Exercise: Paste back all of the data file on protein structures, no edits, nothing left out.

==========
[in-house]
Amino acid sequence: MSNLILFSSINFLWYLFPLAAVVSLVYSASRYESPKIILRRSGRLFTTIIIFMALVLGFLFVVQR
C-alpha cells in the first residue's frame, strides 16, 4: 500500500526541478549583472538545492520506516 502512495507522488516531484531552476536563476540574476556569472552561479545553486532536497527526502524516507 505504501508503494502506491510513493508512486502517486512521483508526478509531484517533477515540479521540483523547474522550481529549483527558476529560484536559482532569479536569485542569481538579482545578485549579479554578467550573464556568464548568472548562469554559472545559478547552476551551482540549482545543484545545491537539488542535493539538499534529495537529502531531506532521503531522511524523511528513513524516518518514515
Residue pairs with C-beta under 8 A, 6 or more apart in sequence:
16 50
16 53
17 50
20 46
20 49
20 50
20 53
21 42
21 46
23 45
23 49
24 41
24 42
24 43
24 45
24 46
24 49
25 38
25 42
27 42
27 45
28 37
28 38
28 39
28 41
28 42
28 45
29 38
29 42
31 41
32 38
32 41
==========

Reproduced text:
[in-house]
Amino acid sequence: MSNLILFSSINFLWYLFPLAAVVSLVYSASRYESPKIILRRSGRLFTTIIIFMALVLGFLFVVQR
C-alpha cells in the first residue's frame, strides 16, 4: 500500500526541478549583472538545492520506516 502512495507522488516531484531552476536563476540574476556569472552561479545553486532536497527526502524516507 505504501508503494502506491510513493508512486502517486512521483508526478509531484517533477515540479521540483523547474522550481529549483527558476529560484536559482532569479536569485542569481538579482545578485549579479554578467550573464556568464548568472548562469554559472545559478547552476551551482540549482545543484545545491537539488542535493539538499534529495537529502531531506532521503531522511524523511528513513524516518518514515
Residue pairs with C-beta under 8 A, 6 or more apart in sequence:
16 50
16 53
17 50
20 46
20 49
20 50
20 53
21 42
21 46
23 45
23 49
24 41
24 42
24 43
24 45
24 46
24 49
25 38
25 42
27 42
27 45
28 37
28 38
28 39
28 41
28 42
28 45
29 38
29 42
31 41
32 38
32 41